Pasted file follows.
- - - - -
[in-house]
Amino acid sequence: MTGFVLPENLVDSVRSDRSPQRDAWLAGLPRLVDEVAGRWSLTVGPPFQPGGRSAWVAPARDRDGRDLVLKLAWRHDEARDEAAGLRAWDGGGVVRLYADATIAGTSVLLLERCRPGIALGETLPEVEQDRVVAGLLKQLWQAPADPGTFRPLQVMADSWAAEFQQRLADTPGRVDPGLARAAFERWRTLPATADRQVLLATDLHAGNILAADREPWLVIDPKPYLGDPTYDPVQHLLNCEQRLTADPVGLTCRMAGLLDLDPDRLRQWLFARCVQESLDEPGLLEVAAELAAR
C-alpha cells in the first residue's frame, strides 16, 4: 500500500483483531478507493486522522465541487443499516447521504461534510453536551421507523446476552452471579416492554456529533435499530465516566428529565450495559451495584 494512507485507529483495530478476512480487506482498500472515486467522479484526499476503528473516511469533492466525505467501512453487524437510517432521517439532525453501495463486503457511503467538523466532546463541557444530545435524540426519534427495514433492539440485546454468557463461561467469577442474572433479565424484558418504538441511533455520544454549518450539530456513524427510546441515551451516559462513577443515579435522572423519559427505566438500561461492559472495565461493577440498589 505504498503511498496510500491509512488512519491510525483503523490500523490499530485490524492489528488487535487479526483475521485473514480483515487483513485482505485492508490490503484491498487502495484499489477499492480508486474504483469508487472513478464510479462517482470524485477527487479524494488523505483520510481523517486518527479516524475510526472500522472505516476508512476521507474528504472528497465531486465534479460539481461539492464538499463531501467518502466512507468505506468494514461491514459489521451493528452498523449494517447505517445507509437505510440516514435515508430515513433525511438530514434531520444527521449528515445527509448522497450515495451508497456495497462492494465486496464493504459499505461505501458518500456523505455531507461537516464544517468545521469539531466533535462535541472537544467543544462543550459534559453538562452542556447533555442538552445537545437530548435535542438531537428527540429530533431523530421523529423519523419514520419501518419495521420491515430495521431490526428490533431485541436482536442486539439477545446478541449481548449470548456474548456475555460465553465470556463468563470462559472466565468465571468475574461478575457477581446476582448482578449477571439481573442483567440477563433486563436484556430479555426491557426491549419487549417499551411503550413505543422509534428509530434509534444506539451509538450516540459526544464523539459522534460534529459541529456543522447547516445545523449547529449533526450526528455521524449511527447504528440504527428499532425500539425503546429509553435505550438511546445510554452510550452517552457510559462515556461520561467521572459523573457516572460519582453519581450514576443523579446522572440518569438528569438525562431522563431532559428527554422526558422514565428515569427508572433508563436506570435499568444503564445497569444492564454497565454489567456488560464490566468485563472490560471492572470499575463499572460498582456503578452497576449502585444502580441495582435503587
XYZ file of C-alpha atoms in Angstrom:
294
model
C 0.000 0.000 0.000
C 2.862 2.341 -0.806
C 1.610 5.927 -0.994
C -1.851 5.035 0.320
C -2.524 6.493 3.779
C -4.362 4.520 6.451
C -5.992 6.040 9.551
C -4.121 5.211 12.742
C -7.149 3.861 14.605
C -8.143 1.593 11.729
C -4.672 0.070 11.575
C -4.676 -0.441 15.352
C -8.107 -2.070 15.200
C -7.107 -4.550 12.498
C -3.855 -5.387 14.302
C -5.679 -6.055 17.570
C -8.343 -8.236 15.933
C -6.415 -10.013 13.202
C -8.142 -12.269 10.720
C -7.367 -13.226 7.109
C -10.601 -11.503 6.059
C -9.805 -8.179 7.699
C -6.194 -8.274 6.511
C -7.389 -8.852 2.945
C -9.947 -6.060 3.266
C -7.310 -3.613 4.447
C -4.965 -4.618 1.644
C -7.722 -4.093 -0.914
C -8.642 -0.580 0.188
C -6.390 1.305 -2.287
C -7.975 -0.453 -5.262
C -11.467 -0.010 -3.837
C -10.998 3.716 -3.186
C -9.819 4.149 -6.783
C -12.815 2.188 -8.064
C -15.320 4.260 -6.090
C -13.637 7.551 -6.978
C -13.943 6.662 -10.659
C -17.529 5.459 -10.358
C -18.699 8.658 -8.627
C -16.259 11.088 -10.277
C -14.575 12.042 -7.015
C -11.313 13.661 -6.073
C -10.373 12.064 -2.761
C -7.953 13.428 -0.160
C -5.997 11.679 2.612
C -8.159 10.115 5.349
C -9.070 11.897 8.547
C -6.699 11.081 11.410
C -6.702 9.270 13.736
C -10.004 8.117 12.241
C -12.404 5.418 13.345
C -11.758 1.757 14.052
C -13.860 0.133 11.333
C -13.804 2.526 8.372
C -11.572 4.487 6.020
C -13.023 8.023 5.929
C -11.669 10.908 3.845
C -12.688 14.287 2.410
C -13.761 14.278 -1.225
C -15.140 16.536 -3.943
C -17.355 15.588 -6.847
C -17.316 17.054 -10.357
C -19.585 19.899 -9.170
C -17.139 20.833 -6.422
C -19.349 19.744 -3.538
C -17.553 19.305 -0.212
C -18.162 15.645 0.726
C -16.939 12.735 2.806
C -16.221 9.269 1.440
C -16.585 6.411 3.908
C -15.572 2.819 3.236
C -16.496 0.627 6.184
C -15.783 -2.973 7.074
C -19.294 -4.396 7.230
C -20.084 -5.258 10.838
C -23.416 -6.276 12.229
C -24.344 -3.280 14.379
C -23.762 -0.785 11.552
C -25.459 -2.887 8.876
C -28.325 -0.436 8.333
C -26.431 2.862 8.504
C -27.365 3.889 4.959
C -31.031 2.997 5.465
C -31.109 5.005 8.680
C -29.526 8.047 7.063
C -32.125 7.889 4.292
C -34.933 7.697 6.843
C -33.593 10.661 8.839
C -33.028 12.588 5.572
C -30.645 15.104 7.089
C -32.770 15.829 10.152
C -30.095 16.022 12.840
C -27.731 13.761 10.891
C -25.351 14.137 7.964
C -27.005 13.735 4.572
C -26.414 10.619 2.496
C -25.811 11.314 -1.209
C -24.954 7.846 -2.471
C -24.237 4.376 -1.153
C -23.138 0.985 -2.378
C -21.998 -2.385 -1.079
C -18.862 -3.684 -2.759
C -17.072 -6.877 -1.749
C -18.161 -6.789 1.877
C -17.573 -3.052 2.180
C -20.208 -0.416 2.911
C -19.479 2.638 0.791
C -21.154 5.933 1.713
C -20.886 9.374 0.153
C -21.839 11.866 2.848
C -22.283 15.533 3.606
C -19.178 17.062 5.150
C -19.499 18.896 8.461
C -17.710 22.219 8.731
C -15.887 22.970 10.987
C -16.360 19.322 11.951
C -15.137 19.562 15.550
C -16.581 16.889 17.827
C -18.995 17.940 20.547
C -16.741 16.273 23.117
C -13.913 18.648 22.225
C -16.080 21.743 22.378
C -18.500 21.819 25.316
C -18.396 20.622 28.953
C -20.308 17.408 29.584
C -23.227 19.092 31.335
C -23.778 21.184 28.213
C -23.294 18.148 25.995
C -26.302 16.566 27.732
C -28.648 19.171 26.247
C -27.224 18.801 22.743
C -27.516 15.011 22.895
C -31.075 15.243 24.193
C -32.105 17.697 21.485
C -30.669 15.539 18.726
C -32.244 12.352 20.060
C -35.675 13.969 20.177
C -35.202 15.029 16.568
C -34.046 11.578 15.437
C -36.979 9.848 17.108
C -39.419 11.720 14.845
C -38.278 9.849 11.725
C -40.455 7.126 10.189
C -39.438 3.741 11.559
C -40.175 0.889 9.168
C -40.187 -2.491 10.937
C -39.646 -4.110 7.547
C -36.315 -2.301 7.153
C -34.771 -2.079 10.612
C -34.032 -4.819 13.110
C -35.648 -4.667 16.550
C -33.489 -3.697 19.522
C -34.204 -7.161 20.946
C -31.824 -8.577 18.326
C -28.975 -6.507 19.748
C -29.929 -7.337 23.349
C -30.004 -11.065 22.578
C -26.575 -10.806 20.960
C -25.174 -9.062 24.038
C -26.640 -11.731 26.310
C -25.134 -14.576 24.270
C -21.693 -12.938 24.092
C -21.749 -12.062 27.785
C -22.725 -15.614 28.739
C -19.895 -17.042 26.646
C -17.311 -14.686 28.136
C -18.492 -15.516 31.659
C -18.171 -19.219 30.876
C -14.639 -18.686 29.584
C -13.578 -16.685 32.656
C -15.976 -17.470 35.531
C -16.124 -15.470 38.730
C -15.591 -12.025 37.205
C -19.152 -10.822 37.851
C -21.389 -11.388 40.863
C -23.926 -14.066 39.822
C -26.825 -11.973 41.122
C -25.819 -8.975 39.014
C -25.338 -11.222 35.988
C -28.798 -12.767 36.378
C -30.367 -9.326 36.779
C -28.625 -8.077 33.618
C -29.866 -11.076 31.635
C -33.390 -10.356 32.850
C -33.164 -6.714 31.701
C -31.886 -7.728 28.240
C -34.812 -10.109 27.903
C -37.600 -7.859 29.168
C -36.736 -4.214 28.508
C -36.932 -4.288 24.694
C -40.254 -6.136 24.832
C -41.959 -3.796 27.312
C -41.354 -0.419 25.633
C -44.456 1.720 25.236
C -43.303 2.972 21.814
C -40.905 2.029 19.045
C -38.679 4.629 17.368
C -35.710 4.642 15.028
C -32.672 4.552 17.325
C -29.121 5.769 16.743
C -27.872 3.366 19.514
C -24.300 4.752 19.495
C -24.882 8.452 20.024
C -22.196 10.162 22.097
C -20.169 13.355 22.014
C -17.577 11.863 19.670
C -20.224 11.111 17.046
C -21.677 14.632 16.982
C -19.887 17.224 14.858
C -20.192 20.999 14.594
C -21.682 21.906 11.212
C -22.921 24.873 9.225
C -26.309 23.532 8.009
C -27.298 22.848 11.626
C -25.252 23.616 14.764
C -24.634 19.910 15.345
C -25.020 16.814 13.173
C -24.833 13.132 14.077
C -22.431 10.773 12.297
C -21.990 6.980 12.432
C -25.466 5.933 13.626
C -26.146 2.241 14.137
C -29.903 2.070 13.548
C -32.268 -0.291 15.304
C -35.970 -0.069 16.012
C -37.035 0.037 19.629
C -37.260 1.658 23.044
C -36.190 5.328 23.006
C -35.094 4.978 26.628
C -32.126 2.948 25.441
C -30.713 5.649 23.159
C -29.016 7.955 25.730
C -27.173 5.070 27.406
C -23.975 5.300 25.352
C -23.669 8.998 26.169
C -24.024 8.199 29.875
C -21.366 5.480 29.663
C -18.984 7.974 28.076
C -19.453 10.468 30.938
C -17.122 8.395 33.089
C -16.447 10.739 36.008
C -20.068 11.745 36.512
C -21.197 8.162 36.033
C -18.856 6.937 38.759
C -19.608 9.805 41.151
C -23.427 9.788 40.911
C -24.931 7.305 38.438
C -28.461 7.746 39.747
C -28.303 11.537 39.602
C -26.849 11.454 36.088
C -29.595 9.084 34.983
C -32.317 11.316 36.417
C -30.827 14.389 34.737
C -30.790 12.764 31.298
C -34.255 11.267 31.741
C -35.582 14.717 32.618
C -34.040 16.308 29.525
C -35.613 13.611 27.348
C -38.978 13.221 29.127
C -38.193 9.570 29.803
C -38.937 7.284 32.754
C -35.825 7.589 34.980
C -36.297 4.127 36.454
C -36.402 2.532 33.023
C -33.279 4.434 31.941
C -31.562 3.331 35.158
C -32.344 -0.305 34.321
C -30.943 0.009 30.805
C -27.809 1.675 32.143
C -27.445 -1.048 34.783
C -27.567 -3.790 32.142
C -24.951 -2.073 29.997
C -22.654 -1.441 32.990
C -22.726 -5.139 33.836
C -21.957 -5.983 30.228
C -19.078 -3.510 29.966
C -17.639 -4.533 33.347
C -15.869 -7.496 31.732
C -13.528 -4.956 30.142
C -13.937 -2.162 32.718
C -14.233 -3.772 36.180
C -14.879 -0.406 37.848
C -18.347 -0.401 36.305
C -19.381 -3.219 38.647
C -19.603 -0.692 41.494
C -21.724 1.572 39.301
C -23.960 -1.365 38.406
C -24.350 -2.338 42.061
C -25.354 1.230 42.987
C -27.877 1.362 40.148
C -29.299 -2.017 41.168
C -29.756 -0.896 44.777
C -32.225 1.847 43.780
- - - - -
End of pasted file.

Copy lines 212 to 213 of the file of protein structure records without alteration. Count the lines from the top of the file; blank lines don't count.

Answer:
C -20.169 13.355 22.014
C -17.577 11.863 19.670